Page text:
Ethnic Residential Segregation and Child Mortality: A Spatial Analysis of 1880 Newark, NJ

Hongwei Xu, Brown University
John R. Logan, Brown University
Susan E. Short, Brown University

Using administrative geographic units and ignoring spatial features and processes, previous research on residential segregation and mortality is susceptible to measurement errors, scale-sensitive results, and improper statistical inference. Using household-level geocoded data of 1880 Newark (NJ), we adopt a spatial perspective for neighborhood representation, segregation measures, and modeling strategy to examine the association between ethnic segregation in egocentric neighborhood and child mortality. We found that child mortality exhibited a strong spatial pattern. Controlling for neighborhood socioeconomic conditions, interaction with other ethnic populations on a local scale was positively related to child mortality, possibly due to an expanded social network that facilitated the transmission of infectious diseases. Spatial autocorrelation remained notable at 500-900 meters, a scale that exceeded the distance between adjacent administrative neighborhoods in the inner city. Variations in mortality risk were accounted for more by spatial effects, compared to non-spatial neighborhood effects. Our findings suggest that spatial thinking should be employed in future research.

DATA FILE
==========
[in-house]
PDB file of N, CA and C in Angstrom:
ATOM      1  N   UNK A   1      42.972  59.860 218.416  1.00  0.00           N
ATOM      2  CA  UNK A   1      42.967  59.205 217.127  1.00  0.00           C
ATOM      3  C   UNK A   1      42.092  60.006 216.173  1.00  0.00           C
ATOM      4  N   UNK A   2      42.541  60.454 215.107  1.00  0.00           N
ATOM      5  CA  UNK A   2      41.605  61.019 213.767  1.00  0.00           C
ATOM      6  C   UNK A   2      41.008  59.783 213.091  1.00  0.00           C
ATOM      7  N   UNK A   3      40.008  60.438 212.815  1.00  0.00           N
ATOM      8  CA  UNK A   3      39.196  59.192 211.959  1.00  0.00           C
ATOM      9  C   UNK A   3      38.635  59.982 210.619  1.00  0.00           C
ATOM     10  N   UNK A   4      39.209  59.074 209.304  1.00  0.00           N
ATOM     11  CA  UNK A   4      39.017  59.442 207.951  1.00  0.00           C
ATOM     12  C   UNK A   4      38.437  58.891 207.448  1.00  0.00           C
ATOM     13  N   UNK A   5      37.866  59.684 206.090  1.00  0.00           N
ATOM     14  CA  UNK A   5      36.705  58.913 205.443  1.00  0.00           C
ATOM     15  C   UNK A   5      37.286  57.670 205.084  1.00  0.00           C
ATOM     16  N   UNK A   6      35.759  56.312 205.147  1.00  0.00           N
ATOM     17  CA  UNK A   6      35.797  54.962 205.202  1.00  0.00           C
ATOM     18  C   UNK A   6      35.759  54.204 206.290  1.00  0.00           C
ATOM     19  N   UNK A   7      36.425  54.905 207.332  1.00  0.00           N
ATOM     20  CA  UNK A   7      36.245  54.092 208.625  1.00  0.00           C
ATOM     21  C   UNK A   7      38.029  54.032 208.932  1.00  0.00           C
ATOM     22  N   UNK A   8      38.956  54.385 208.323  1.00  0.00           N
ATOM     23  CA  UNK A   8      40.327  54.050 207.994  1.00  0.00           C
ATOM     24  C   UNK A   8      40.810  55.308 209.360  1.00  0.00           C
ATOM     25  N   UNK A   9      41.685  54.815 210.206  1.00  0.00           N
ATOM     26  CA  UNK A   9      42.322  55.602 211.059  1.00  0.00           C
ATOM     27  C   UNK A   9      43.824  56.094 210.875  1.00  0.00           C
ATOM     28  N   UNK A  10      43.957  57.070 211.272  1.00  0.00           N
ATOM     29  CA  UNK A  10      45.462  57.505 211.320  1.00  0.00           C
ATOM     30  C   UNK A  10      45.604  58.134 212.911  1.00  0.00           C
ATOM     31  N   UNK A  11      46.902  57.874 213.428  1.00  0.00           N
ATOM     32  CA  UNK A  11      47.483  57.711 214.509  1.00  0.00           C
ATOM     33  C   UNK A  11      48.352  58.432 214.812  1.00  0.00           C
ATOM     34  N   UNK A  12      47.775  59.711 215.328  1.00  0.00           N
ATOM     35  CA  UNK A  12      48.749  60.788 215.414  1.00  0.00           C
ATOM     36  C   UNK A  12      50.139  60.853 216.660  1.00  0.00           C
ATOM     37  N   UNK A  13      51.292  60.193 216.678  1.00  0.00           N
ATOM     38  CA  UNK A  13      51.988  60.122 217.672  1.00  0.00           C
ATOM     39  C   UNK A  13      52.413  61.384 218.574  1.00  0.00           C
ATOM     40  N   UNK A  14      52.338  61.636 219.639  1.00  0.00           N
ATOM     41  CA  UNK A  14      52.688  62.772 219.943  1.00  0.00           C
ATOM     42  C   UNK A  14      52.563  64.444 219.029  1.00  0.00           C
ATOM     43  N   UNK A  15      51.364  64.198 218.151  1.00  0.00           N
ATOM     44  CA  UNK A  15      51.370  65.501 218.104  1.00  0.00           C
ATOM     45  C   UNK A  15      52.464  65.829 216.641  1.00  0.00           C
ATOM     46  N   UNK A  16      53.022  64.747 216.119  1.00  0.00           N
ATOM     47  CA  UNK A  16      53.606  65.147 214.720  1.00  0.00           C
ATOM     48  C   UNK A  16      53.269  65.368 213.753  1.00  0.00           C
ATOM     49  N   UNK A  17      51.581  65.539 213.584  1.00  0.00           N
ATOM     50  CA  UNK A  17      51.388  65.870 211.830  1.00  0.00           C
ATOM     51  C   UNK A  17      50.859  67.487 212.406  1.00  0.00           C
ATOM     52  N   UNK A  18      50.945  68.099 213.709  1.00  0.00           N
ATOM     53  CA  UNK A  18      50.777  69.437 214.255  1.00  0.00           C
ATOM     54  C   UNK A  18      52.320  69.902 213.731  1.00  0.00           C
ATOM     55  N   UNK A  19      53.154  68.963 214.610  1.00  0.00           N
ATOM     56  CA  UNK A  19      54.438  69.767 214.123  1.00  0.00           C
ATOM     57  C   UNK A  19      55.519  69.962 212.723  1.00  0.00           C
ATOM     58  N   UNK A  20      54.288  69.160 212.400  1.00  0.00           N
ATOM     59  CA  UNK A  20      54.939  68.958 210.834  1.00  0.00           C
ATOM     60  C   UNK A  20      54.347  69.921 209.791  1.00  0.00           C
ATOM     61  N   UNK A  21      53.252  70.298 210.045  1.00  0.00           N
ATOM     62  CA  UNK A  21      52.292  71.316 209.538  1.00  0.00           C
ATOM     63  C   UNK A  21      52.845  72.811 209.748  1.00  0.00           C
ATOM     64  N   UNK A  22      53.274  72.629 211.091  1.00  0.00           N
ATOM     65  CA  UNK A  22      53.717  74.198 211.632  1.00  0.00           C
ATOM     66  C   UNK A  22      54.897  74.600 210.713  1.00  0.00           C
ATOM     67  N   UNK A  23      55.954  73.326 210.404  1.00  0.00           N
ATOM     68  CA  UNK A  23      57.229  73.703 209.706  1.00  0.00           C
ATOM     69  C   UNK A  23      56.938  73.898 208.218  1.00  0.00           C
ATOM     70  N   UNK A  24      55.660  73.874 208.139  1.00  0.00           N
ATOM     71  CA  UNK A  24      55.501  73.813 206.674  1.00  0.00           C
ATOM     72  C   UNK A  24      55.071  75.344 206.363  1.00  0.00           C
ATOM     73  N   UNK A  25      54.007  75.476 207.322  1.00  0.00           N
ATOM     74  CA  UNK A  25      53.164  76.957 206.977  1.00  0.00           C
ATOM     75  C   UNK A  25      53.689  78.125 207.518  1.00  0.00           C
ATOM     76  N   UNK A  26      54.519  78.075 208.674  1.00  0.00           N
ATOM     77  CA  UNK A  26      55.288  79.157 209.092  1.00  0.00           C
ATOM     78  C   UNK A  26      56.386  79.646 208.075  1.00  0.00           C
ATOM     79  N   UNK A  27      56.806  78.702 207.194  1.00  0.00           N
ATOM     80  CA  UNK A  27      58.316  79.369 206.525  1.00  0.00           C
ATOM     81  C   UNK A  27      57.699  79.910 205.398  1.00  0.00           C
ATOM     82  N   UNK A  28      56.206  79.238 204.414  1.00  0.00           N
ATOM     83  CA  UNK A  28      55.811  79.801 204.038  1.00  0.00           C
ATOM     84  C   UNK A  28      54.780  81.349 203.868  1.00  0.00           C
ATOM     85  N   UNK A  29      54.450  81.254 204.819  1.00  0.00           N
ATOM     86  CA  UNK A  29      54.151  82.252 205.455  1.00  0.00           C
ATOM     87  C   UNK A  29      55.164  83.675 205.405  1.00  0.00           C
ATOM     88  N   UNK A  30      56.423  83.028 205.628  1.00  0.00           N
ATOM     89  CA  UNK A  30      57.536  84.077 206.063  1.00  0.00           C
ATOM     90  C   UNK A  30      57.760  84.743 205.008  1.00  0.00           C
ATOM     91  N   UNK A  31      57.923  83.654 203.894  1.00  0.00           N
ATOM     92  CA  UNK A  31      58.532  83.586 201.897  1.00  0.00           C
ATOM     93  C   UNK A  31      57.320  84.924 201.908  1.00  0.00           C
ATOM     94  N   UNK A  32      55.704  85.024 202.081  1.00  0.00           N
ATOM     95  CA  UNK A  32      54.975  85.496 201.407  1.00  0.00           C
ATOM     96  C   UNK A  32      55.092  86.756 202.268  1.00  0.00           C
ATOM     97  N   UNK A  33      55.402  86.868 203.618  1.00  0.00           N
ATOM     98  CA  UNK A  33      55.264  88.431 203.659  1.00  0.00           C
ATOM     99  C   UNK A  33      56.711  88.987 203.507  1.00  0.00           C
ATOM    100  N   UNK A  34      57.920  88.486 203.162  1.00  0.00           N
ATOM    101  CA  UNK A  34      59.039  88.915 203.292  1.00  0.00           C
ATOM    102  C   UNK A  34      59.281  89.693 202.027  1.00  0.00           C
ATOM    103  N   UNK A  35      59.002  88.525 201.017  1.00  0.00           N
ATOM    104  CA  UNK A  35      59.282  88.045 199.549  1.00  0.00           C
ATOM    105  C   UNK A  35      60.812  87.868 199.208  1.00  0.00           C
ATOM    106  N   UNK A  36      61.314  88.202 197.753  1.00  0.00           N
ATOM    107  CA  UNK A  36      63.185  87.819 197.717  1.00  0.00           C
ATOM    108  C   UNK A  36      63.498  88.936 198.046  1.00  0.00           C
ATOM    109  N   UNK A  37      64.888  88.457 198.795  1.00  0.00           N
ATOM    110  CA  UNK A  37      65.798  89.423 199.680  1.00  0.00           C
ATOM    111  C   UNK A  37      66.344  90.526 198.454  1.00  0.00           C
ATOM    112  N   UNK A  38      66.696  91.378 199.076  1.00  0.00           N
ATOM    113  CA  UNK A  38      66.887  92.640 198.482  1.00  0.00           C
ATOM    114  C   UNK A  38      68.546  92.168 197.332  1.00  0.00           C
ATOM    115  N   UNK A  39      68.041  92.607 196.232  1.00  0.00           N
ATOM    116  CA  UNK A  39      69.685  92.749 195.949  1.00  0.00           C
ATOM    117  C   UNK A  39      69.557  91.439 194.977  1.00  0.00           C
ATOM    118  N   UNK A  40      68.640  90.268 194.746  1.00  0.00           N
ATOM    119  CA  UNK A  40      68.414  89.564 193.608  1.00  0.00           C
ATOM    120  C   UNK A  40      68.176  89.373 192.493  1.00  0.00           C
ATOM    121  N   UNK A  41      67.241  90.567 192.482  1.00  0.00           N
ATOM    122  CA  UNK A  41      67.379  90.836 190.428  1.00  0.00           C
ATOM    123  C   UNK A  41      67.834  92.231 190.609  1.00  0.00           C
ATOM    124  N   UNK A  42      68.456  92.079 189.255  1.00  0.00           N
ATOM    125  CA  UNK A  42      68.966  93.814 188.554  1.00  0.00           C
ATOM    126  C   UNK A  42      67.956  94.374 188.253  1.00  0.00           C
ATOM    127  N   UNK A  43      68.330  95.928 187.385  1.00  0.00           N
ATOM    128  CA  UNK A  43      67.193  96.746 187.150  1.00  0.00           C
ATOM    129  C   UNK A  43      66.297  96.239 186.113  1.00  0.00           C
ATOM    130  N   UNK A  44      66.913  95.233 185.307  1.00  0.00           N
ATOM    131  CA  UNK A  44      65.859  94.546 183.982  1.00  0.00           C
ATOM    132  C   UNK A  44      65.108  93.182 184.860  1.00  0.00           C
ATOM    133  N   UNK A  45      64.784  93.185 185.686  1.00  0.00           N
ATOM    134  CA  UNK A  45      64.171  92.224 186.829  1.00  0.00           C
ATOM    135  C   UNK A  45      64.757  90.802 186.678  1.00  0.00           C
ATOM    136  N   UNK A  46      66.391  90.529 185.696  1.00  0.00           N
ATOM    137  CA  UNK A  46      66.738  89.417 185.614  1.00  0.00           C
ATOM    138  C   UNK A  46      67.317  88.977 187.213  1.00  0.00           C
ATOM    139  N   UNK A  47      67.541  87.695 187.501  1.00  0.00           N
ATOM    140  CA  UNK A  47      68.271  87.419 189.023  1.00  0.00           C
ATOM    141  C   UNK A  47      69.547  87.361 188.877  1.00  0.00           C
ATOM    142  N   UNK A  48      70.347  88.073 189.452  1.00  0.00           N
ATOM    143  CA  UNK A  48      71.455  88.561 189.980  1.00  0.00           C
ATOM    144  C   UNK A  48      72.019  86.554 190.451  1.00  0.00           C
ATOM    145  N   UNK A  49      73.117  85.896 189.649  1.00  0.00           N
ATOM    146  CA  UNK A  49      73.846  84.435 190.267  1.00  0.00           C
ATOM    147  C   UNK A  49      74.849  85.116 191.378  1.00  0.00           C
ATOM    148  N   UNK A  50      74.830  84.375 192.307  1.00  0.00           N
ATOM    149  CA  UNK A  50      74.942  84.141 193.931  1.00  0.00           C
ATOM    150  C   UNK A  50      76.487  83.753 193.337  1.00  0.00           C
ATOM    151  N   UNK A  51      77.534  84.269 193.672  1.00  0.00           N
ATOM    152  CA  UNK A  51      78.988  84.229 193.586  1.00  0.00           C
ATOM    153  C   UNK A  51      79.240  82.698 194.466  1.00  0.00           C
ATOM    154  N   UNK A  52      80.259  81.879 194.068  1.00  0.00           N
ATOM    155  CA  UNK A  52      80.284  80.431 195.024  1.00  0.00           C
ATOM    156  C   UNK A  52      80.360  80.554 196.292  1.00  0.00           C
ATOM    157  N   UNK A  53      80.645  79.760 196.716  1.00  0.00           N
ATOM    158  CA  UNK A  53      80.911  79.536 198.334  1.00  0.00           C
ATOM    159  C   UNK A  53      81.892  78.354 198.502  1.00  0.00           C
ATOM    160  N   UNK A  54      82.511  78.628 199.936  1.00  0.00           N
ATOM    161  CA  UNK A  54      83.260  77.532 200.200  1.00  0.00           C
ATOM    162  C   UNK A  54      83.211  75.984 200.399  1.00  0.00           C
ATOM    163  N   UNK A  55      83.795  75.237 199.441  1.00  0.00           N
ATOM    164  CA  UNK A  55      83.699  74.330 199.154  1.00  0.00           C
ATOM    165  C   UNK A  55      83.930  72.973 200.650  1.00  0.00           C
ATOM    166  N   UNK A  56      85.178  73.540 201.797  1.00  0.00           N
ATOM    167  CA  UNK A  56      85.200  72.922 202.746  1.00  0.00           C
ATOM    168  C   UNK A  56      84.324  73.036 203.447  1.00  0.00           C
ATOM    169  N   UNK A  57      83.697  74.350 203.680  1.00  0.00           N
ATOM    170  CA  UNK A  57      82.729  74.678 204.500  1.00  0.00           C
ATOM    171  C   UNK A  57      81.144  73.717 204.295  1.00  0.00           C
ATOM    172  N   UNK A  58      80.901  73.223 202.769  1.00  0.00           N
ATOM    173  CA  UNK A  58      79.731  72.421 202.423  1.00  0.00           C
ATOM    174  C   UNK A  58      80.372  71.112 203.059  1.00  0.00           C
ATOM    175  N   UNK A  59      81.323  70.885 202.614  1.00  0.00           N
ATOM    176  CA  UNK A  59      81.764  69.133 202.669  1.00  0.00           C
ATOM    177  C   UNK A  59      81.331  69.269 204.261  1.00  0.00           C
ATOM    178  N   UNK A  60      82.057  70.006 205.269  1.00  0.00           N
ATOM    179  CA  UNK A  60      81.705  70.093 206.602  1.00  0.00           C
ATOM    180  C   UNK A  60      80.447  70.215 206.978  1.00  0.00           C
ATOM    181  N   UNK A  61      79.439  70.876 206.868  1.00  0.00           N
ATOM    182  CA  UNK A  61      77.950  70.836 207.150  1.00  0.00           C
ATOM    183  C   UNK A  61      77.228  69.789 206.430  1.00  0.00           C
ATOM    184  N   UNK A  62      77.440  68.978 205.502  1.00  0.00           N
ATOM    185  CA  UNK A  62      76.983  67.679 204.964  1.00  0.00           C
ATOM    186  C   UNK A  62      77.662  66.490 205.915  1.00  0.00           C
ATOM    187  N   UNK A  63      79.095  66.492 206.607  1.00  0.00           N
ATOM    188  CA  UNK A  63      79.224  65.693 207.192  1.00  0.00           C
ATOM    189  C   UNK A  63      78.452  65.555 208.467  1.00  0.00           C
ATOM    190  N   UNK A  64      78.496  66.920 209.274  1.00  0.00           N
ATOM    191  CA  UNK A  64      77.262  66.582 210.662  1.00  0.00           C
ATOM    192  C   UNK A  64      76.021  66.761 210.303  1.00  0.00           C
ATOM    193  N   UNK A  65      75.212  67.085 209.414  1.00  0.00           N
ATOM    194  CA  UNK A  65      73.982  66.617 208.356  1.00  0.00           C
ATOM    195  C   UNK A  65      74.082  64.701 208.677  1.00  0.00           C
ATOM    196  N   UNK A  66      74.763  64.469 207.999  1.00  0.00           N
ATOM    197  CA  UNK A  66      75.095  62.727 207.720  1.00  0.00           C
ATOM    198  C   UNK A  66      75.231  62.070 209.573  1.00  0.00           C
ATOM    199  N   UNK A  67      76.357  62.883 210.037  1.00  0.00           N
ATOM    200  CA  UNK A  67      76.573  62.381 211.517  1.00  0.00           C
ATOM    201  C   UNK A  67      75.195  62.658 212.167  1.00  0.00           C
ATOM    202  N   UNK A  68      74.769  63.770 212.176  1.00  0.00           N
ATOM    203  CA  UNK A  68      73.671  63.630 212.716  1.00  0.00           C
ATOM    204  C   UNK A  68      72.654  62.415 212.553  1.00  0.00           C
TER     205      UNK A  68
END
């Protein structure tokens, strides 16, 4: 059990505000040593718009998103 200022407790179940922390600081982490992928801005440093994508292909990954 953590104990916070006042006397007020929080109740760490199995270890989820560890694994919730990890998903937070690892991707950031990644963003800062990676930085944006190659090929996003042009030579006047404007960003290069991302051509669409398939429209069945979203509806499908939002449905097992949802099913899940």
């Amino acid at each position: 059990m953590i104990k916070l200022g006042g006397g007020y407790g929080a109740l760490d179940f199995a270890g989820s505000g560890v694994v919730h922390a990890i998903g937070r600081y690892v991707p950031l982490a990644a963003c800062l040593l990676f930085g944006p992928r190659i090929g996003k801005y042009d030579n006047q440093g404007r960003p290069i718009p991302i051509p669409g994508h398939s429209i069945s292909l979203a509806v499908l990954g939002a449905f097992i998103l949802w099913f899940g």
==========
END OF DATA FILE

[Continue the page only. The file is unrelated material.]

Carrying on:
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Presented in Session 171: Contextual Influences on Health and Mortality